CJ Online Review: Benario, The Romans and Germany

posted with permission:

The Romans and Germany: Selections from Tacitus, Caesar, Suetonius, Livy, Velleius Paterculus, Pomponius Mela, Frontinus. Edited with introduction, notes, and vocabulary by Herbert W. Benario. Bloomington: AuthorHouse, 2012. Pp. x + 71. Paper, $13.95. ISBN 978-1-4772-4066-3 (paper); 978-1-4772-4065-6 (e-book).

Reviewed by Roger T. Macfarlane, Brigham Young University

Scholarship on Tacitus and on Roman Germany has gained much from Benario’s long and careful stewardship. From his Introduction to Tacitus to Gildersleeve, Benario’s books and articles have and shall serve scholars and students for decades past and future.[[1]] Generous contributions of time and talent have allowed Benario’s legacy to extend well beyond the scope of his own classroom. Now, many years beyond his retirement from teaching, Benario equips intermediate Latin students with a reader on Romans in Germany.

This reader offers one dozen short passages in unretouched Latin from seven authors: Caesar (2), Livy, Velleius Paterculus, Pomponius Mela, Frontinus, Tacitus (3), and Suetonius (2). Passages range in length from around 40 words (Fron. Strat. 1.3.10) to around 400 (Tac. Ann. 1.60–2). The book’s apparatus is very lean. Textual accuracy is typical of Benario’s meticulous attention to detail. I found no typos. Source-editions are not credited; and no selection matched fully with the Teubner, PHI, or OCT I compared.

A Preface explains the book’s relation to Ecce Romani: that series’ applicable vocabulary serves as this book’s glossary. The Introduction involves bare-bones statements about the authors selected: the half-page statement on Tacitus’ life and works is the most detailed by far. Back matter is solely the Vocabulary. The book achieves its purpose purely: it provides the dozen right passages for introducing Roman Germania.

In the facing-page annotations vocabulary reigns, though some geographical and historical details arise. These notes deal predominantly with vocabulary, offering principal parts and the single-choice meaning the author prefers. Almost no grammatical help intrudes: for Caes. B. Gal. 4.1 (non longe a mari quo Rhenus influit) the author offers this: “nōn longē: probably in the area between Vetera and Kleve. / quō = in quod / influō, -ere, -uxī, -uxus, flow.” Teachers who are looking to assign a book that will replace them in the students’ reading experience will not have found that in this book. Later in that passage the tantalizing grammatical gems that are typically mined in other approaches are untouched here: atque in eam se consuetudinem adduxerunt ut locis frigidissimis neque vestitus praeter pelles haberent quicquam … et lavantur in fluminibus. A teacher might linger on the placement of se and of quicquam, its usage with the genitive; and here both the voice and mood of lavantur seem to make it too ripe to warrant instructor’s silence. None of these elements, however, receives notice above vocabulary level. An instructor will need to help answer—or, indeed, raise—such issues for students, since the book remains silent.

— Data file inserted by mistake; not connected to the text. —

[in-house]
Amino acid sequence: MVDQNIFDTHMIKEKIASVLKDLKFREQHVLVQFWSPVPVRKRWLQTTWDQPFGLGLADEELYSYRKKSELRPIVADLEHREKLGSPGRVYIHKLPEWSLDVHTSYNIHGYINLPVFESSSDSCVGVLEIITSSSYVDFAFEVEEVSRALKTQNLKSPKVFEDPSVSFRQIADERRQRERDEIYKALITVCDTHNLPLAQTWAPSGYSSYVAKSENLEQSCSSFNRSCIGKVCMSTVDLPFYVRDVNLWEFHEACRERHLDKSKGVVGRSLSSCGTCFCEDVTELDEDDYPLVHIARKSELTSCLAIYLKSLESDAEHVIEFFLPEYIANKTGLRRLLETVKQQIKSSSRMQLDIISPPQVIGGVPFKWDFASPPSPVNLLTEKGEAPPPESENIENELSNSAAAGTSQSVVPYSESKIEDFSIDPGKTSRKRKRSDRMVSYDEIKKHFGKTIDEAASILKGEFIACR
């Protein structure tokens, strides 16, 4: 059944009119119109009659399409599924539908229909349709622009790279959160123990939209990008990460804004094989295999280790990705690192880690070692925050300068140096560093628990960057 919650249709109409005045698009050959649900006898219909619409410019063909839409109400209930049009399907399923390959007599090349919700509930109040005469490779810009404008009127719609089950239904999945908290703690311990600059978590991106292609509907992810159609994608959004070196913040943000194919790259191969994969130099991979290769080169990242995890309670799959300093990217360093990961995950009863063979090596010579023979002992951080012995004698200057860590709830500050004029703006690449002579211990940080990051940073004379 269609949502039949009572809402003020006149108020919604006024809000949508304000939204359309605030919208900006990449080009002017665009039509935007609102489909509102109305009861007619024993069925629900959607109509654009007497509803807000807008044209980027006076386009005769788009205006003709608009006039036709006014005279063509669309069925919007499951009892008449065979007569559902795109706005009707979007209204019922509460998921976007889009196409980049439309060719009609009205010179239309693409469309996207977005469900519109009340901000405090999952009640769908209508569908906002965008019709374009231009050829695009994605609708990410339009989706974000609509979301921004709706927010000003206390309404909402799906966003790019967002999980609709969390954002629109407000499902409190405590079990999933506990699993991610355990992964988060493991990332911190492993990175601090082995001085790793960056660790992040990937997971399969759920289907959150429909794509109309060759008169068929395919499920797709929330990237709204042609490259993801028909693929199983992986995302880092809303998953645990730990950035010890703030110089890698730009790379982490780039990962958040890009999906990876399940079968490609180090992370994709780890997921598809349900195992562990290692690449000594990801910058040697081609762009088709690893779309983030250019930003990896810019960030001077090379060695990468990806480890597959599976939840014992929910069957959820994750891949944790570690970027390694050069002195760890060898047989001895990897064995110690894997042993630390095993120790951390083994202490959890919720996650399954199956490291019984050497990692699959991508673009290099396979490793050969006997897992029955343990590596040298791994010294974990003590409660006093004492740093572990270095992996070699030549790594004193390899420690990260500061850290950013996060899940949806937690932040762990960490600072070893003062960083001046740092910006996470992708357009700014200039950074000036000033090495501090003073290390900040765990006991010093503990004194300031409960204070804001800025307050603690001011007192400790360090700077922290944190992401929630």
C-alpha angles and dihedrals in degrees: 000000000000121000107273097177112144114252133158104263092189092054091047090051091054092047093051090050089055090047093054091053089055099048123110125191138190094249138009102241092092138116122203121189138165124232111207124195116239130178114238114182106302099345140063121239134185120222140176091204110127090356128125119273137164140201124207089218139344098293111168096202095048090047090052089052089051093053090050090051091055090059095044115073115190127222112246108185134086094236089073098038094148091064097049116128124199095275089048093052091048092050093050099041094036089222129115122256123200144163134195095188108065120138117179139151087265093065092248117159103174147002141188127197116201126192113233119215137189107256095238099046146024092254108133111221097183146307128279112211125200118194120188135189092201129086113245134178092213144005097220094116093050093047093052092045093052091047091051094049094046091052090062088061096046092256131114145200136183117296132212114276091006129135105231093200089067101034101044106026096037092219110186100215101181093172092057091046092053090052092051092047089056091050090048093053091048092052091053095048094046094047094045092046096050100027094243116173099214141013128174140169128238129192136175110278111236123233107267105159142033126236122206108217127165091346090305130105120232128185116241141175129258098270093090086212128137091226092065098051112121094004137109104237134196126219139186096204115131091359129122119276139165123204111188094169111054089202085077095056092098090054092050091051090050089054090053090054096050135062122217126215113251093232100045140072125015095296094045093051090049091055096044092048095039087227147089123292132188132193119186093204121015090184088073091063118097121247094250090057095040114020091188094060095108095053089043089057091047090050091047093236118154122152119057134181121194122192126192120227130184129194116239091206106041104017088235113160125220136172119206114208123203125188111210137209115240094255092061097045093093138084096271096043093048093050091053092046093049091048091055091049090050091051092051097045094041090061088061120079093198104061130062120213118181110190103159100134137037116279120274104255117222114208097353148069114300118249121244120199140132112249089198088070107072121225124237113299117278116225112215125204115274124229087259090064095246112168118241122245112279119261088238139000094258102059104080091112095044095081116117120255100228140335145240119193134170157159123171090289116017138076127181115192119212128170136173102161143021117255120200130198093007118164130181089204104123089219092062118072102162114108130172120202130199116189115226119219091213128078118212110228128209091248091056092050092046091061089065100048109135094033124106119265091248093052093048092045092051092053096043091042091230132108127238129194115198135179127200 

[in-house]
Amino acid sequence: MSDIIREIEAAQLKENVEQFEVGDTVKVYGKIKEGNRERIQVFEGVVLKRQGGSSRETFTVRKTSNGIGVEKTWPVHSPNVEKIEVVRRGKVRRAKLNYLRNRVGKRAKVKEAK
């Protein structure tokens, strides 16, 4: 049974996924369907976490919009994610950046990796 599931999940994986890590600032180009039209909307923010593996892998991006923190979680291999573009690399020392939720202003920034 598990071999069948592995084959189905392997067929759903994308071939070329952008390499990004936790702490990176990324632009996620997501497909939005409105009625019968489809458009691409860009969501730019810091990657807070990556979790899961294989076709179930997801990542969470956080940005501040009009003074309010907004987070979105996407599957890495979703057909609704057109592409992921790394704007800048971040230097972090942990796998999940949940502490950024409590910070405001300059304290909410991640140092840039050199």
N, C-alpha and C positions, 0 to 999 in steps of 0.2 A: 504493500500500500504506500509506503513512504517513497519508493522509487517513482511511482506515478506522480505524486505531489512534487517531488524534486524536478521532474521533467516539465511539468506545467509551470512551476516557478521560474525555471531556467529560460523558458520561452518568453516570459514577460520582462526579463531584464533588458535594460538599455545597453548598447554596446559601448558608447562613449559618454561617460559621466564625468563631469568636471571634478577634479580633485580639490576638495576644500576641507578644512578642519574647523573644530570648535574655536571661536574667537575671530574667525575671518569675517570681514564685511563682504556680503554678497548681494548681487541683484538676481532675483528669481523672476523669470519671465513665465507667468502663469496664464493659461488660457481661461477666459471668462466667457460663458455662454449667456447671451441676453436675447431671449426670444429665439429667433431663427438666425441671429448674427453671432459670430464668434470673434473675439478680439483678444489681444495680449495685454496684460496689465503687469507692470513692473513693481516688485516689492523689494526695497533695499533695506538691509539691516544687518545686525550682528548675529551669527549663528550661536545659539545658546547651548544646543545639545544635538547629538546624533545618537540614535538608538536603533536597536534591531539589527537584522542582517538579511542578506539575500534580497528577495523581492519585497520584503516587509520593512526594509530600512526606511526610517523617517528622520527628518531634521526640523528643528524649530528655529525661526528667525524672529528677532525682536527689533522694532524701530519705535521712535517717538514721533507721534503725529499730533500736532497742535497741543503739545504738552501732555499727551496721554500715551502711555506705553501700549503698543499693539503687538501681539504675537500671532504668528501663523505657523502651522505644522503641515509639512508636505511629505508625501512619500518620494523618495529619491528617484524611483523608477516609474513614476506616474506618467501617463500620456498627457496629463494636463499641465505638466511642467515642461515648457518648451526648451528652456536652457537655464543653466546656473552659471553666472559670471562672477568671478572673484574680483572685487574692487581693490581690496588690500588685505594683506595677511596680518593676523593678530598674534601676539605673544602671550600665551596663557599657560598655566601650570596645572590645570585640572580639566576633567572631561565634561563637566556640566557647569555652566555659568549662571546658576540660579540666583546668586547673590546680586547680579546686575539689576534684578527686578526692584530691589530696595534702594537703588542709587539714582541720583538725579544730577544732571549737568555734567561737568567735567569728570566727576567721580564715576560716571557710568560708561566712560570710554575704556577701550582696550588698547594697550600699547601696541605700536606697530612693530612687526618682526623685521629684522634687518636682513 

Much white space occurs, due to set-up of texts always on versos. Many pages are fully blank. This in itself is not a bad choice, for the text is the thing here. Yet the press might have contrived graphic replacements for the voids, e.g. more maps or even illustrations for the texts.

One miserly map scowls on p. x. Lacking legend, scale, and contrast, the map is hardly useful in this volume. Benario’s notes translate the sources’ place names, ad loc., into modern anglophone terms (e.g., ad Vell. 2.95.1, Raetos Vindelicosque glossed with “The Raeti and Vindelici are tribes who lived in the general area of modern Bavaria, in southeastern Germany”). Patient hawkeyes will eventually find “Vindeliker.” As is, the bleary map is almost useless.[[2]]

Useful for precocious scholars who are finishing Ecce Romani or an intermediate course and need free-time readings, this book offers reliable texts. Ancillaria are so sparsely provided that most young students will make little headway here on their own. The teacher will be augmenting with grammatical analysis. All students below advanced undergraduates will benefit from the facing-page vocabulary. I will consider its use for sight-readings in my intermediate college classroom.


[[1]] E.g., from among a long bibliography, H. W. Benario, An Introduction to Tacitus (Athens: University of Georgia Press, 1975); W.W. Briggs and H. W. Benario, edd., Basil Lanneau Gildersleeve: an American Classicist (Baltimore: Johns Hopkins University Press, 1986); H. W. Benario, Thusnelda: a German Princess in Ancient Rome [historical fiction] (New York: Vantage, 1993); and now id., ed., Caesar’s Gallic War: a Commentary (Norman: University of Oklahoma Press, 2012).

[[2]] H. W. Benario, ed., Tacitus Annals 11 and 12, Classical World Special Series (Lanham: University Press of America, 1983) 105.

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